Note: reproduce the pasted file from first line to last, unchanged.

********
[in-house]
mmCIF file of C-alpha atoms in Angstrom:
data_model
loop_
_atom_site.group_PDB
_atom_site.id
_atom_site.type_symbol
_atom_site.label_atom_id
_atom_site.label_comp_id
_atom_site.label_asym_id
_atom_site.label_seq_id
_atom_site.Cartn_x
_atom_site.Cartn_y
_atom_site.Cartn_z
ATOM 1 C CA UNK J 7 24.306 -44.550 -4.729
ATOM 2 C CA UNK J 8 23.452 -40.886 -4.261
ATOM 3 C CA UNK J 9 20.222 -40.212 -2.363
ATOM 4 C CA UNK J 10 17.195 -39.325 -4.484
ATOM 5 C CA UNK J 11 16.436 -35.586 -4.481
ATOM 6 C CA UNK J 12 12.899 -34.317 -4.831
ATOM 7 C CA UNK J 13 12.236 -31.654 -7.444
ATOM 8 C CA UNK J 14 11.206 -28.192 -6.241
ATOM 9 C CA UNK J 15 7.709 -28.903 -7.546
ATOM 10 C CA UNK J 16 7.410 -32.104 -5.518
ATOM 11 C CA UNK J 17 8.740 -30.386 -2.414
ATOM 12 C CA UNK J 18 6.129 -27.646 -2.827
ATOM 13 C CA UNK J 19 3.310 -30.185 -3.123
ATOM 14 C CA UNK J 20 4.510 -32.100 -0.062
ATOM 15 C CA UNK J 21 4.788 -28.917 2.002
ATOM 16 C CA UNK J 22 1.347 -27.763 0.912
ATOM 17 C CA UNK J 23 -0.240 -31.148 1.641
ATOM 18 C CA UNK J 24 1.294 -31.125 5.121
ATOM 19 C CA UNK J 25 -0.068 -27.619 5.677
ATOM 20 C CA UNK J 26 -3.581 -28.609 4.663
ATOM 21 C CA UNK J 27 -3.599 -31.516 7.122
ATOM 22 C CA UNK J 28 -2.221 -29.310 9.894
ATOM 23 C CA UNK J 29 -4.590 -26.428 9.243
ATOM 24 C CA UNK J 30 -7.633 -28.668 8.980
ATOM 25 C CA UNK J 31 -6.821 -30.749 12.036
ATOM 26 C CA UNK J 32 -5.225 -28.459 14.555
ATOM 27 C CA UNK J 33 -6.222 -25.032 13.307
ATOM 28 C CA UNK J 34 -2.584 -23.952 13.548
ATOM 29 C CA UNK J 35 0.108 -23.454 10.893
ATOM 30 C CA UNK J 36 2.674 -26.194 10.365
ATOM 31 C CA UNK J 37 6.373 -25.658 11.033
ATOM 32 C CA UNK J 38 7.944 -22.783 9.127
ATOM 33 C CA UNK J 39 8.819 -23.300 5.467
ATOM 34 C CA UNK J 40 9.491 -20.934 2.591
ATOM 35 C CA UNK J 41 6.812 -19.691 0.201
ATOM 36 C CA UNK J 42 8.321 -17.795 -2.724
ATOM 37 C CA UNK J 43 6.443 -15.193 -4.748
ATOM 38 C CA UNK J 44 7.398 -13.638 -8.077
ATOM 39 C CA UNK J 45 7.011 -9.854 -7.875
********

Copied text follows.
[in-house]
mmCIF file of C-alpha atoms in Angstrom:
data_model
loop_
_atom_site.group_PDB
_atom_site.id
_atom_site.type_symbol
_atom_site.label_atom_id
_atom_site.label_comp_id
_atom_site.label_asym_id
_atom_site.label_seq_id
_atom_site.Cartn_x
_atom_site.Cartn_y
_atom_site.Cartn_z
ATOM 1 C CA UNK J 7 24.306 -44.550 -4.729
ATOM 2 C CA UNK J 8 23.452 -40.886 -4.261
ATOM 3 C CA UNK J 9 20.222 -40.212 -2.363
ATOM 4 C CA UNK J 10 17.195 -39.325 -4.484
ATOM 5 C CA UNK J 11 16.436 -35.586 -4.481
ATOM 6 C CA UNK J 12 12.899 -34.317 -4.831
ATOM 7 C CA UNK J 13 12.236 -31.654 -7.444
ATOM 8 C CA UNK J 14 11.206 -28.192 -6.241
ATOM 9 C CA UNK J 15 7.709 -28.903 -7.546
ATOM 10 C CA UNK J 16 7.410 -32.104 -5.518
ATOM 11 C CA UNK J 17 8.740 -30.386 -2.414
ATOM 12 C CA UNK J 18 6.129 -27.646 -2.827
ATOM 13 C CA UNK J 19 3.310 -30.185 -3.123
ATOM 14 C CA UNK J 20 4.510 -32.100 -0.062
ATOM 15 C CA UNK J 21 4.788 -28.917 2.002
ATOM 16 C CA UNK J 22 1.347 -27.763 0.912
ATOM 17 C CA UNK J 23 -0.240 -31.148 1.641
ATOM 18 C CA UNK J 24 1.294 -31.125 5.121
ATOM 19 C CA UNK J 25 -0.068 -27.619 5.677
ATOM 20 C CA UNK J 26 -3.581 -28.609 4.663
ATOM 21 C CA UNK J 27 -3.599 -31.516 7.122
ATOM 22 C CA UNK J 28 -2.221 -29.310 9.894
ATOM 23 C CA UNK J 29 -4.590 -26.428 9.243
ATOM 24 C CA UNK J 30 -7.633 -28.668 8.980
ATOM 25 C CA UNK J 31 -6.821 -30.749 12.036
ATOM 26 C CA UNK J 32 -5.225 -28.459 14.555
ATOM 27 C CA UNK J 33 -6.222 -25.032 13.307
ATOM 28 C CA UNK J 34 -2.584 -23.952 13.548
ATOM 29 C CA UNK J 35 0.108 -23.454 10.893
ATOM 30 C CA UNK J 36 2.674 -26.194 10.365
ATOM 31 C CA UNK J 37 6.373 -25.658 11.033
ATOM 32 C CA UNK J 38 7.944 -22.783 9.127
ATOM 33 C CA UNK J 39 8.819 -23.300 5.467
ATOM 34 C CA UNK J 40 9.491 -20.934 2.591
ATOM 35 C CA UNK J 41 6.812 -19.691 0.201
ATOM 36 C CA UNK J 42 8.321 -17.795 -2.724
ATOM 37 C CA UNK J 43 6.443 -15.193 -4.748
ATOM 38 C CA UNK J 44 7.398 -13.638 -8.077
ATOM 39 C CA UNK J 45 7.011 -9.854 -7.875